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Some Bright Morning

by Rani Arbo & daisy mayhem

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about

Not so long ago, people sang about death all the time, in church and out. Death was all around — it was a different world, then — and folks made a logical choice: if you can’t beat it, you might as well sing. It’s good medicine.

Some Bright Morning, the new album from Rani Arbo & daisy mayhem, is good medicine, and not just for contemplating mortality. It does, however, come bearing three sing-alongs about death: the punch-drunk, uke-powered “I’ll Fly Away,” Arbo’s hymnlike setting of Tennyson’s “Crossing the Bar,” and the traditional “Travelin’ Shoes,” a proud embrace of the inevitable that finishes with a sustained, album-closing “Hallelujah.”

Rani Arbo & daisy mayhem have earned a reputation for delving deep (they like to joke that they play agnostic gospel music), but this isn’t a Sunday morning record. It’s an all-week, all-year, all-life kind of album, one that leaps from love to loss, through longing and fear, into hope and play. Like the band’s uplifting, acclaimed 2007 effort, Big Old Life (recorded after Arbo’s breast cancer treatment), Some Bright Morning will be left in your changer for long stretches of time, just so you know it’s there when you need it. It is a tincture of ukulele, banjo, recycled percussion, standup bass, fiddle and guitar. It is a salve of spine-tingling four-part harmony. It levies the healing power of four musicians who have played together for twelve years and are still reaching for it.

Some Bright Morning’s twelve tracks offer up the band’s trademark mix of traditional material, unexpected covers and smart, probing originals. Fiddler Rani Arbo’s “Miami Moon” swings slowly through the memories of her late neighbor Rudy, who lived for dancing. Her “Bridges” is a flood of loss for the wreckage of Hurricane Irene and the breakup of a friend’s marriage. Bassist Andrew Kinsey sings “Fire in the Sky,” his stark lament for a life’s work up in flames. Guitarist Anand Nayak rips into Bruce Springsteen’s ode to the raw edge of hope, “Reason To Believe,” with a pounding stringband feel. Drummer Scott Kessel with his “drumship enterprise” — a recycled cardboard box, suitcase, tin cans — fires up the band’s grooves, from the deep, loping Georgia Sea Islands song “Little Johnny Brown” to the funky, shuffling agnostic gospel spiritual, “Hear Jerusalem Moan.”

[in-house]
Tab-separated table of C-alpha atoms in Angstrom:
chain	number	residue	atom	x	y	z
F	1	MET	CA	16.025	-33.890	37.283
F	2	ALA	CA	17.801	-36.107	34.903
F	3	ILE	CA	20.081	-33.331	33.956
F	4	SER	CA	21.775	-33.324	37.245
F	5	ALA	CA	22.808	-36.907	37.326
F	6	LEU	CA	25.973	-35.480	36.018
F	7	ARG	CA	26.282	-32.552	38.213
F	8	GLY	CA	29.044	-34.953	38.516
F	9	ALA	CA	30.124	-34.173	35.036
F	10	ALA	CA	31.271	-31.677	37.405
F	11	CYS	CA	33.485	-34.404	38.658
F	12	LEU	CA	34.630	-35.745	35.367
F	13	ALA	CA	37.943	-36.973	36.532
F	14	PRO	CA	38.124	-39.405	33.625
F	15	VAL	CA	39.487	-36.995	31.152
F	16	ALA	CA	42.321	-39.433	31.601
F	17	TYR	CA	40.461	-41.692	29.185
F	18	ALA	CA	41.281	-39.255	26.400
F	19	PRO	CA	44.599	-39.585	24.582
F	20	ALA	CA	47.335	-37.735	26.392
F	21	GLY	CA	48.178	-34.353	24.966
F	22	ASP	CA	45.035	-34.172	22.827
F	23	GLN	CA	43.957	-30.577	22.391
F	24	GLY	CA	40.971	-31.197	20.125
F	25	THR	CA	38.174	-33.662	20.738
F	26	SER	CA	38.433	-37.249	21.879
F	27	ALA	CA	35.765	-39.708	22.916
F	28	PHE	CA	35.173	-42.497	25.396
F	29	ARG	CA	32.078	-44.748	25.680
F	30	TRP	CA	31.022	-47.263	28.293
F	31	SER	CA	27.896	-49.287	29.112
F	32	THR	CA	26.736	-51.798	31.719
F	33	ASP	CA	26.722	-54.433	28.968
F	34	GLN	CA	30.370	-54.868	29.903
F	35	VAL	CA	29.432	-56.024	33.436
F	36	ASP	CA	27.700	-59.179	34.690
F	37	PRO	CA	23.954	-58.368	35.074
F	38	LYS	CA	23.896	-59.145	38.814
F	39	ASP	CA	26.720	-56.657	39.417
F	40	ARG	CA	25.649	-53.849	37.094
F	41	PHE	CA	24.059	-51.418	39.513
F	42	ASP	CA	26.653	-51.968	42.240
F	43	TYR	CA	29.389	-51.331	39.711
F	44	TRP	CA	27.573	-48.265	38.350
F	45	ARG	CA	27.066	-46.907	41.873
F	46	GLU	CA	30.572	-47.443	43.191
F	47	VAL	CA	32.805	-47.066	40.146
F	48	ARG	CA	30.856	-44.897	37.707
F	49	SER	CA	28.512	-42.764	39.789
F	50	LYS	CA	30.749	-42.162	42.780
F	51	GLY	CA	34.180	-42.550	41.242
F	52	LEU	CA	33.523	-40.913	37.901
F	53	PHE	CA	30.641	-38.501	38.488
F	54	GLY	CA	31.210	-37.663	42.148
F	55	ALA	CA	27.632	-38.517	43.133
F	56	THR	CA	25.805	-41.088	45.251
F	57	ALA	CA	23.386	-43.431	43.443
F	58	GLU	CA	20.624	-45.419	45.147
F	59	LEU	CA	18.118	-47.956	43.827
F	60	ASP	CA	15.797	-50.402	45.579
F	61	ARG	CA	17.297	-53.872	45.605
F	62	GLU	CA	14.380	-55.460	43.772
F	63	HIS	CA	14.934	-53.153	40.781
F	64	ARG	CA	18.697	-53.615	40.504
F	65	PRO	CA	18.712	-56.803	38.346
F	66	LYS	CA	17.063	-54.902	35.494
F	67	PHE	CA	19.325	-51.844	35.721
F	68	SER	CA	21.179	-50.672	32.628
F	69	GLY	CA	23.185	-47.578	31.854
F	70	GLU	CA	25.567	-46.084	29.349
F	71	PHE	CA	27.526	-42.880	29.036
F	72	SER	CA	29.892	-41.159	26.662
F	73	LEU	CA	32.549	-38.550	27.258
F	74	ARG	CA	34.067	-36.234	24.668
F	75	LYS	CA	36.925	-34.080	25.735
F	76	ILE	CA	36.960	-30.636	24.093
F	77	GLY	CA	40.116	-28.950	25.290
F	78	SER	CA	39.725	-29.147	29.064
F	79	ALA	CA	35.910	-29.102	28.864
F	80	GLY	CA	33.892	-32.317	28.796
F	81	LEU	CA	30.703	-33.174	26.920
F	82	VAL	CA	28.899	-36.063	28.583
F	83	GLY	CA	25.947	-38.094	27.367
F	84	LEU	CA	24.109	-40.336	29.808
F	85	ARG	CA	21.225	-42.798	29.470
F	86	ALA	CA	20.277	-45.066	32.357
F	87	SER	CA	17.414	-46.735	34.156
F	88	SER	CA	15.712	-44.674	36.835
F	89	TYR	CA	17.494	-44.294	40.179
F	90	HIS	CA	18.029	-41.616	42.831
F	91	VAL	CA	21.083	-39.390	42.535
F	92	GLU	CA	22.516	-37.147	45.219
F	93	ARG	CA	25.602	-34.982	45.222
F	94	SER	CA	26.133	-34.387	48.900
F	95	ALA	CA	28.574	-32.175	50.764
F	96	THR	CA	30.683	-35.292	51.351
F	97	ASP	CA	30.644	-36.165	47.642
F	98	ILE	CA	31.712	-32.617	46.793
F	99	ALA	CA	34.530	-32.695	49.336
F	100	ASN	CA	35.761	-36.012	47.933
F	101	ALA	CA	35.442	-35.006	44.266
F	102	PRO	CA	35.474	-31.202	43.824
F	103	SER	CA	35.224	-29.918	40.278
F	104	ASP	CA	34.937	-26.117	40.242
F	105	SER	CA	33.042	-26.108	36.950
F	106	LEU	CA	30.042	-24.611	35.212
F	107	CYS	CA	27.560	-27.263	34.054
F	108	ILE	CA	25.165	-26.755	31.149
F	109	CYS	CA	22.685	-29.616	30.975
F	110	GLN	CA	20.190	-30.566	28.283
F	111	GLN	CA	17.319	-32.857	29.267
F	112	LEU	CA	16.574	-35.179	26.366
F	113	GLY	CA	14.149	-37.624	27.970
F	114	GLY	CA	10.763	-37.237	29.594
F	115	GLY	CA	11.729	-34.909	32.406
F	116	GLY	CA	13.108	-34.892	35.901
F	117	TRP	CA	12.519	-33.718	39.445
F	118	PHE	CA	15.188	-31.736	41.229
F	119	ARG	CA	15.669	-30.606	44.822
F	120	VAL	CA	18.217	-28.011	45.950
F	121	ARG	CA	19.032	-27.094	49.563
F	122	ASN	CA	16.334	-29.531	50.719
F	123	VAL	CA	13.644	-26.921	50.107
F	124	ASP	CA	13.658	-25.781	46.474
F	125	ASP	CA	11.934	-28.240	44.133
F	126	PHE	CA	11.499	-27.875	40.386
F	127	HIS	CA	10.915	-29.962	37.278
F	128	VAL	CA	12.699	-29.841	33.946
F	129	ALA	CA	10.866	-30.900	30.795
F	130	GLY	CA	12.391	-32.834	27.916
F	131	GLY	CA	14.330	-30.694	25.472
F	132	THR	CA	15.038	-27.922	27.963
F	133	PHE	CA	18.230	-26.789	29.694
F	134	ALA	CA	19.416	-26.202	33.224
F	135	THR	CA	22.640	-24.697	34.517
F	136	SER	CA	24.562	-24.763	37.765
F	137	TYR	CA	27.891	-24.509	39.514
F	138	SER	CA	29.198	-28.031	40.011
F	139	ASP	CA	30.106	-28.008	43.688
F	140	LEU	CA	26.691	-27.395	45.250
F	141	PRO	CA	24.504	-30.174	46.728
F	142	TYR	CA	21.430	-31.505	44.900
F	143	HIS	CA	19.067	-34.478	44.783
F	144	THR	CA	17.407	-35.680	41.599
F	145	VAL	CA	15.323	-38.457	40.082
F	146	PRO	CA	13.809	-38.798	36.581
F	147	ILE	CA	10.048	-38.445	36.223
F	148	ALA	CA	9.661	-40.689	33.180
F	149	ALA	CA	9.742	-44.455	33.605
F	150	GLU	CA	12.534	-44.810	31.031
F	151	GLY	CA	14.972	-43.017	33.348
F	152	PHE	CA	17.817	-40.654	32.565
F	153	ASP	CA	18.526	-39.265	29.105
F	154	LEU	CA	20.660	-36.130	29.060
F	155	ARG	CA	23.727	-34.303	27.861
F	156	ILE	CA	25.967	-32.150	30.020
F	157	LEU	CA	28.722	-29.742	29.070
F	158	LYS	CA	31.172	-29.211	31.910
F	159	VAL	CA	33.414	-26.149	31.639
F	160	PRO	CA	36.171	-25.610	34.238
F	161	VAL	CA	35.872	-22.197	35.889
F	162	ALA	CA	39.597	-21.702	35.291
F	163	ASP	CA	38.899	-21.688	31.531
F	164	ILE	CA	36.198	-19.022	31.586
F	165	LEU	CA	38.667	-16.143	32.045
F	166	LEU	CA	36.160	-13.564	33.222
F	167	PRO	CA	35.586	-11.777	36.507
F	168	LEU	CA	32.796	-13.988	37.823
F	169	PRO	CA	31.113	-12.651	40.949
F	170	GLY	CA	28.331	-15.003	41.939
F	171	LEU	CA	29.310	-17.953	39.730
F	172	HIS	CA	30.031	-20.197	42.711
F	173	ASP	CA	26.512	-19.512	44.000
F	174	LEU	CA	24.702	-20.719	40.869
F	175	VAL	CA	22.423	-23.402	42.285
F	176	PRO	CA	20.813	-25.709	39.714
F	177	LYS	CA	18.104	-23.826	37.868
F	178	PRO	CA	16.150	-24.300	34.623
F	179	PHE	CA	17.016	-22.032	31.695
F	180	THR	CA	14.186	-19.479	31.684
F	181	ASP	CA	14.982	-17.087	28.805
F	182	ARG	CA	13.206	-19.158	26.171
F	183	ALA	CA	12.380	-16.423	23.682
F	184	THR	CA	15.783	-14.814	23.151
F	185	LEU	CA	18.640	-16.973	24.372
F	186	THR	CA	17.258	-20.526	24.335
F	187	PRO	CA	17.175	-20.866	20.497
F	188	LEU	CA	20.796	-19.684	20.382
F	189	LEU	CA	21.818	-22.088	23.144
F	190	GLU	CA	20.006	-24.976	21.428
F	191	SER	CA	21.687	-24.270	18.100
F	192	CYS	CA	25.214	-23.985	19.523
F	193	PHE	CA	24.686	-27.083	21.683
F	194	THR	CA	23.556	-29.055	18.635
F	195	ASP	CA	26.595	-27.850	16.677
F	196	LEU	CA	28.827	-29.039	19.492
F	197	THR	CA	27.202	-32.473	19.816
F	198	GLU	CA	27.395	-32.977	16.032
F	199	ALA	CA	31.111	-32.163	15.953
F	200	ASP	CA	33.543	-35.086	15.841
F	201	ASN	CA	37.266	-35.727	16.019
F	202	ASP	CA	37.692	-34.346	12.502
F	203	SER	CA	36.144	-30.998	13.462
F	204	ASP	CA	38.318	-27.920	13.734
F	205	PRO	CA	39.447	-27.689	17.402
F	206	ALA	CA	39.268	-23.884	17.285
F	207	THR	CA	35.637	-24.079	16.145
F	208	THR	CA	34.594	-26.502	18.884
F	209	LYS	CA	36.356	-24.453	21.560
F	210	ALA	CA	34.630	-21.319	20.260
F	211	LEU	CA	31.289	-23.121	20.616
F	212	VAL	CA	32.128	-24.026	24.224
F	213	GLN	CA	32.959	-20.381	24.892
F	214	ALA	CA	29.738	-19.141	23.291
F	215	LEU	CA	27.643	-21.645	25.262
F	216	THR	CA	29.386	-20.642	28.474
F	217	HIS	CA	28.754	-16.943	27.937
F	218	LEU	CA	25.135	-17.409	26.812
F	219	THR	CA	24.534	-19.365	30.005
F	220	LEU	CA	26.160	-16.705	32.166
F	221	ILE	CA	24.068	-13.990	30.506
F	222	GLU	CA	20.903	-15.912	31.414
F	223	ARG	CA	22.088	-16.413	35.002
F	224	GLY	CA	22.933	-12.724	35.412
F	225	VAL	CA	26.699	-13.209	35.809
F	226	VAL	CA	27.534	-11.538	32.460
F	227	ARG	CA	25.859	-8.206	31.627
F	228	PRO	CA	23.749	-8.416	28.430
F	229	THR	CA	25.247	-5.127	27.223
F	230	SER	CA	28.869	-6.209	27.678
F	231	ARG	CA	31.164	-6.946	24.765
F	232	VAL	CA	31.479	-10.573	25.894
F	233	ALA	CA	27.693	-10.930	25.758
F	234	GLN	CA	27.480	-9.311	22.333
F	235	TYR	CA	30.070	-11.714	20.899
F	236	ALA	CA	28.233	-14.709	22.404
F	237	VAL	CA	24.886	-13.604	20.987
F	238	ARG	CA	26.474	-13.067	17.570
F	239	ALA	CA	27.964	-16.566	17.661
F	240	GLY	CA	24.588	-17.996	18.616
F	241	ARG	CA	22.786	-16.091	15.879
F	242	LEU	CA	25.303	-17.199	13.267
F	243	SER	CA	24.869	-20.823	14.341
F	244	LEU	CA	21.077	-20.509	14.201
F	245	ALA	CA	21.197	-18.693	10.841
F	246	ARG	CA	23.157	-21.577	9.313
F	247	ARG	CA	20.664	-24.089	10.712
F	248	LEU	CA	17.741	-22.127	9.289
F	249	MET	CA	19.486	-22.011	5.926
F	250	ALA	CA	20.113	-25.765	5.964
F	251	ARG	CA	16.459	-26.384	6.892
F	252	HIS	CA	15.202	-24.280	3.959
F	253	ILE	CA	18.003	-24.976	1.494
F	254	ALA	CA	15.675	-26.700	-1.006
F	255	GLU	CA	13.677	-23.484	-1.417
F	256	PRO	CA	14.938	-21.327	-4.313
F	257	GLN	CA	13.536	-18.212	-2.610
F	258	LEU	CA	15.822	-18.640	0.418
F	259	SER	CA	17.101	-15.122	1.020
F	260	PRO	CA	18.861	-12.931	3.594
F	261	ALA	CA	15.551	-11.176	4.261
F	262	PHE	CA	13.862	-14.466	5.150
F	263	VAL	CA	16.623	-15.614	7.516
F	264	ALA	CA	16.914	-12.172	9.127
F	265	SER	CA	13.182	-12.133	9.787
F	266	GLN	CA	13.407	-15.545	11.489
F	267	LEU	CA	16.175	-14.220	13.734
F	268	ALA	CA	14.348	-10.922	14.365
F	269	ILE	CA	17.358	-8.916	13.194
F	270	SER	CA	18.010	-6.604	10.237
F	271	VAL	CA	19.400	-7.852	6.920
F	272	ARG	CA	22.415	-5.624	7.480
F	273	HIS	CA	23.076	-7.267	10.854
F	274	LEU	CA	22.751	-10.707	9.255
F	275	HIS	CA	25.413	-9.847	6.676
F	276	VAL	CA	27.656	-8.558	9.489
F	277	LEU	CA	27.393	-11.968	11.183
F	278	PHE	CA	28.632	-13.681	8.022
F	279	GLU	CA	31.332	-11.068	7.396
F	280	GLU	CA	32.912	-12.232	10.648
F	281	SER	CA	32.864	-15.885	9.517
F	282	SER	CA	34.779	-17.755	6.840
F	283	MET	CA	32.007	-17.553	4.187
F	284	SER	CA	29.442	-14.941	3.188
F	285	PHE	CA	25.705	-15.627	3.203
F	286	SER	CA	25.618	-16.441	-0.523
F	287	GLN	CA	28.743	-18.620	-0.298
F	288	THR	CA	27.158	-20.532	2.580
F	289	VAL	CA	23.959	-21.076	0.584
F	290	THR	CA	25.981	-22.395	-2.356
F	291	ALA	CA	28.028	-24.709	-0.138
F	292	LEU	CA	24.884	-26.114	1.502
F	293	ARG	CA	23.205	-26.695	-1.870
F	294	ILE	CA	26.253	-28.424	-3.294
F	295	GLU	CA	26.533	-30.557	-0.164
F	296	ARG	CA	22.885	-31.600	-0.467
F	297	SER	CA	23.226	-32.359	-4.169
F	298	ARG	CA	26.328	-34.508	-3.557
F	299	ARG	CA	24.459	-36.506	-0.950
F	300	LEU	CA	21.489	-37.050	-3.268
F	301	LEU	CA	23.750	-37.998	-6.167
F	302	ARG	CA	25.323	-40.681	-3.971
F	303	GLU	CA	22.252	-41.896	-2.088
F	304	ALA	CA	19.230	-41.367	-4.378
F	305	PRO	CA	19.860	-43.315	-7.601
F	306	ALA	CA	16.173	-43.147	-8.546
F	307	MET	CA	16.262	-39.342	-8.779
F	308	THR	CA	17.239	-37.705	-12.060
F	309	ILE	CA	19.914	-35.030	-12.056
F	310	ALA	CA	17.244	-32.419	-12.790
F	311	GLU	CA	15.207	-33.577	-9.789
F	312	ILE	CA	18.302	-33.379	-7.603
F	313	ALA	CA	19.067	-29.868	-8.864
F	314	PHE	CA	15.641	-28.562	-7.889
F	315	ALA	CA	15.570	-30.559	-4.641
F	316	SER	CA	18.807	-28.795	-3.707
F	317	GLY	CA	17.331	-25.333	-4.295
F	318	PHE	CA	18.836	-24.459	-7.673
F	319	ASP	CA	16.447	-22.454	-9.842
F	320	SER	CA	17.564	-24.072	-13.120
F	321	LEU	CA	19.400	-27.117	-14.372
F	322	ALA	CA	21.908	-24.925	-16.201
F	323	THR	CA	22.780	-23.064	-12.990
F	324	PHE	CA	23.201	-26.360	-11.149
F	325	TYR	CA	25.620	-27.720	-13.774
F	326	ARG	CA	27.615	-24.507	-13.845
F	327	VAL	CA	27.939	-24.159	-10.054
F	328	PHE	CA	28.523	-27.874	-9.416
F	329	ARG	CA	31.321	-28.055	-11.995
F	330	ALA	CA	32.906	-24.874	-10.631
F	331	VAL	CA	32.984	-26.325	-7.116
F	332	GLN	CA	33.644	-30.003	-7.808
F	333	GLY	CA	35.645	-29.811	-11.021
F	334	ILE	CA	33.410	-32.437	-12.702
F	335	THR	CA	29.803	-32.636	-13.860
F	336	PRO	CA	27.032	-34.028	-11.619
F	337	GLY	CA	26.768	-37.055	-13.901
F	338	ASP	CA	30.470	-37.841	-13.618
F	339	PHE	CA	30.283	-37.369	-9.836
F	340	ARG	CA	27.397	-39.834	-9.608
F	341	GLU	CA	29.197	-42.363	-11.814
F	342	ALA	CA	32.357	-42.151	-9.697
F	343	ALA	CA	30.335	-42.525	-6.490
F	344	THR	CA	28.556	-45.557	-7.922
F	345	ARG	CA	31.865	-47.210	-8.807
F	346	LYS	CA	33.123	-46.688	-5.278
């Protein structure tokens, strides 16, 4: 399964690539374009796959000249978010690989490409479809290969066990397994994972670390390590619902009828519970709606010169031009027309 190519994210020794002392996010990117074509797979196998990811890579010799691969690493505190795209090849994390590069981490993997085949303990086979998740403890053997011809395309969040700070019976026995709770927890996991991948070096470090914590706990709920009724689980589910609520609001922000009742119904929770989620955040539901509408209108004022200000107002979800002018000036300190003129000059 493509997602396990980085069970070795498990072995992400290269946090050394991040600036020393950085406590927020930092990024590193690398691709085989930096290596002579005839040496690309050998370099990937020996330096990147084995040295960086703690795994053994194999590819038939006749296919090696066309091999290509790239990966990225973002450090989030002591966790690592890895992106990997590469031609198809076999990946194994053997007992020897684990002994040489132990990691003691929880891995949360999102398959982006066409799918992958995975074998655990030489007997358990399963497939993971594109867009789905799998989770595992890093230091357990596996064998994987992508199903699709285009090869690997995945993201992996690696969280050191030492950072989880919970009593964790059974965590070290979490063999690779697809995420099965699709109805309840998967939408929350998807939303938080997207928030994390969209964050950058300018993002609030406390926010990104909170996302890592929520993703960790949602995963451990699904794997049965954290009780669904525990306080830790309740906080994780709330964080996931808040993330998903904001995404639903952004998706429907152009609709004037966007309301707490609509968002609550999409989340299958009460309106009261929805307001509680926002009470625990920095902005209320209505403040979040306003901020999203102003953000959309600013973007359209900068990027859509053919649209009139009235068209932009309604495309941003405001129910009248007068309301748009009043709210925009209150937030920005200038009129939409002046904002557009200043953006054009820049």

Two guests - old friends of the band - grace the album. Juno-award-winning Canadian bluesman Ray Bonneville lends his trademark deep and patient harmonica to “Travelin’ Shoes”; and New Englander Mark Erelli (Lori McKenna, Barnstar!, and his own solo catalogue) brings his gorgeous lap steel to Arbo’s “Bridges,’ “Miami Moon,” and Nayak’s electric-guitar-fueled version of the Appalachian ballad, “East Virginia Blues.”

Recorded almost completely live and in one room, Some Bright Morning is like a candid photograph. It captures a vivid, honest and unrepeatable moment in time, thanks to the alchemy between Rani Arbo & daisy mayhem and veteran engineer/co-producer Chris Rival (who recorded Big Old Life). Says Arbo, “We go to Chris because we want to feel a certain way in the studio. On stage, we commit to every note, giving it up for each other and the audience, feeling it more than thinking it. On stage, we know that we and the audience are more than the sum of our parts.” Rival, she says, is so good at capturing live sound, and at finding the heart of a song, that the band can let go and step into that giving space. “He’s got a divining rod for music and for people; it’s a powerful combination. You can have a roomful of 300 listeners, or you can have Chris. It’s the same feeling.”

Some Bright Morning is a beautiful candid photograph of a band twelve years in. Twelve years of winning audiences at Newport, Winnepeg and dozens of North American festivals and performing arts centers. Twelve years of discovering what it’s like to play for schoolchildren, homeless families and hospital patients. Twelve years of church basement coffeehouses and local benefits. Twelve years of being the first audience for each other’s songs, and being bona fide aunts and uncles for each other’s kids.

Some Bright Morning captures now, the way we wish we could still a moment of time with those we love and rest there for a while. It’s full of life, light and music. It’s good medicine.

credits

released April 24, 2012

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Rani Arbo & daisy mayhem Middletown, Connecticut

Harmony, rhythm, and indelible songs are the hallmarks of Rani Arbo & daisy mayhem, a New England-based folk/roots quartet now in its 17th year. Acoustic Magazine describes their sound as "effortless and loose," adding that "the band shape-shifts through roots styles with aplomb, displaying the kind of relaxed virtuosity only achievable by the best players." ... more

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